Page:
Fri, Jul 11, 2003 - Page 4 News List

Military to hold large exercises late next month

PRACTICE The Hankuang exercises are being held for the second time after they had to be scaled back in May because of the SARS outbreak across the nation


A full-scale version of the Hankuang No. 19 exercise will be held late next month in Ilan, after the original exercise in May was scaled down because of the SARS outbreak, defense sources said yesterday.

Hankuang will be the largest military exercise held this year and will involve all the best weapon systems of the armed services.

It is the first time that a Hankuang-series exercise, begun in the early 1980s, will be launched twice a year.

Various kinds of missiles, including the US-made Harpoon and domestically-built Hsiung Feng-II anti-ship missile, will be test-fired during the exercise.

Two decommissioned Yang-class warships will be used as targets for the anti-ship missiles and torpedoes fired from a submarine.

The exercise will be one of the largest ever held and is estimated to cost hundreds of millions of NT dollars.

The military declined to explain why this year's exercise will be so large.

The answer could lie with the designer of the exercise -- 6th corps commander Lieutenant General Hu Cheng-pu (胡鎮埔). Hu was the deputy chief of the general staff for operations for three years before becoming the 6th corps commander.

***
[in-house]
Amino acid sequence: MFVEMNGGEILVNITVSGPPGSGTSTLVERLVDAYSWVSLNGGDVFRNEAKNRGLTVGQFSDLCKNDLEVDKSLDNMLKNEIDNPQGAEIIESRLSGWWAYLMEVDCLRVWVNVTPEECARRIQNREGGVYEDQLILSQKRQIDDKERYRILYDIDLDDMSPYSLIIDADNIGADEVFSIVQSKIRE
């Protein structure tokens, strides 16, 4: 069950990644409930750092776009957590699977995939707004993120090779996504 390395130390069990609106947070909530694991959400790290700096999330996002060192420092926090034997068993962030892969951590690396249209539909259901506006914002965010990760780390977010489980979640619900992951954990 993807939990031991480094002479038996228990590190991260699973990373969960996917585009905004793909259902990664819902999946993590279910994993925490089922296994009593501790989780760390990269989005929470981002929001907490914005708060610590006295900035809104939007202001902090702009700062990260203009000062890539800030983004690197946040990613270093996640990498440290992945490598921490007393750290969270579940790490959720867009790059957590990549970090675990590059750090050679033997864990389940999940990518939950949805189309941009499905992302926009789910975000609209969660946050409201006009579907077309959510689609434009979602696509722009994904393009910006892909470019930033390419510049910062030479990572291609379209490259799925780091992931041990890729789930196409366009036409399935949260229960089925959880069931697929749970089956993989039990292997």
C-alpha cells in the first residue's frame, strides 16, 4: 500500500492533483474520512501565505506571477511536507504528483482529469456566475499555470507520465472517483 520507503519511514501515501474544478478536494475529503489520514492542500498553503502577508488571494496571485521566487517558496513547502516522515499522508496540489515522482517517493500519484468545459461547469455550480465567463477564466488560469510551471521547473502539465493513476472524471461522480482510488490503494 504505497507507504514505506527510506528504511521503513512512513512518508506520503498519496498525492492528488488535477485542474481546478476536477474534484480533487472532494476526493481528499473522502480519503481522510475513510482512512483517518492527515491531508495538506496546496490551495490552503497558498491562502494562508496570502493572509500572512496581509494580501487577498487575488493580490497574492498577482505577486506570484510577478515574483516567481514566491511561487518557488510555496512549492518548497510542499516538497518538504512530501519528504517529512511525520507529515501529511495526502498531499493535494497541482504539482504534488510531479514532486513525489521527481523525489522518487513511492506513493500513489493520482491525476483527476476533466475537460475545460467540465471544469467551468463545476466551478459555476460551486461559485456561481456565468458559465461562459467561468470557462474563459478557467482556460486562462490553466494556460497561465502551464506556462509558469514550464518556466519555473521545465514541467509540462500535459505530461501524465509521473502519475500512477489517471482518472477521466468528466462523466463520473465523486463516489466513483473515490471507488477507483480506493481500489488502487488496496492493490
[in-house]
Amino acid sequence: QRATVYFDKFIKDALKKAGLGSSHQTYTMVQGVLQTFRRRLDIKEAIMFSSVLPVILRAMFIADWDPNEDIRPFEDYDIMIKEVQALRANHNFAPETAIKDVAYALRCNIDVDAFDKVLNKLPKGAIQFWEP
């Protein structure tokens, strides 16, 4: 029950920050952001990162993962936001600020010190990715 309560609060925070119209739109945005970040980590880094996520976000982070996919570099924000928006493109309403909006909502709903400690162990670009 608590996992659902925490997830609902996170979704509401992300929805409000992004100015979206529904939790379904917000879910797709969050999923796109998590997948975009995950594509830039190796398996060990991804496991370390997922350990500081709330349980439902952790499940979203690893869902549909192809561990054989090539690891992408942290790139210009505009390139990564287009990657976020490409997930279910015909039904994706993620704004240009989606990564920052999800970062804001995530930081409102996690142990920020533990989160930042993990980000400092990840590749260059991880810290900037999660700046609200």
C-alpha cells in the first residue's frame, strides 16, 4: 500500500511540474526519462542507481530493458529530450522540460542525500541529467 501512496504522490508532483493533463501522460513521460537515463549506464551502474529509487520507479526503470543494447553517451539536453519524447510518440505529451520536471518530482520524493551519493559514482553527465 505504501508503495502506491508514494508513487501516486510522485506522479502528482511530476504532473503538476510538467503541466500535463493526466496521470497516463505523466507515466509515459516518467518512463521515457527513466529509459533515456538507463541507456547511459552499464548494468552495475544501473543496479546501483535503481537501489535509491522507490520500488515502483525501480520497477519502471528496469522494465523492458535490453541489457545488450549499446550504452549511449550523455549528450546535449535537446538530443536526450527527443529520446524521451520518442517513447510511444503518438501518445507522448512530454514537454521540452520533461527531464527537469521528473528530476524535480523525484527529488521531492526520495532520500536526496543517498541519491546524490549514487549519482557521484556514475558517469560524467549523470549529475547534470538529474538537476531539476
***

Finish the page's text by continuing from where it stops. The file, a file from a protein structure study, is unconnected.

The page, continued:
His career has given him experience in conducting military exercises, especially large ones.

In the scaled-down version of the Hankuang No. 19 held in mid-May, Hu demonstrated his understanding of what a joint-operations exercise should be.

The Hankuang-series exercises are joint operations in nature, but in practice, few of them have lived up to their expectations.

Past exercises focused on demonstrating the capabilities of major weapon systems of the three services, more like a well-rehearsed play than a realistic drill.

The exercises were therefore ridiculed by several military officials as "military shows" aimed at pleasing the military leadership.

In this year's exercise, the air force and army will cooperate in a drill to rapidly deploy ground troops using parachutes, a defense source said.

Such an operation requires a lot of practice and is prone to glitches. It is a new tactic that the military might put to use in the event of a war in the Taiwan Strait.

This story has been viewed 3523 times.

Comments will be moderated. Remarks containing abusive and obscene language, personal attacks of any kind or promotion will be removed and the user banned.

TOP top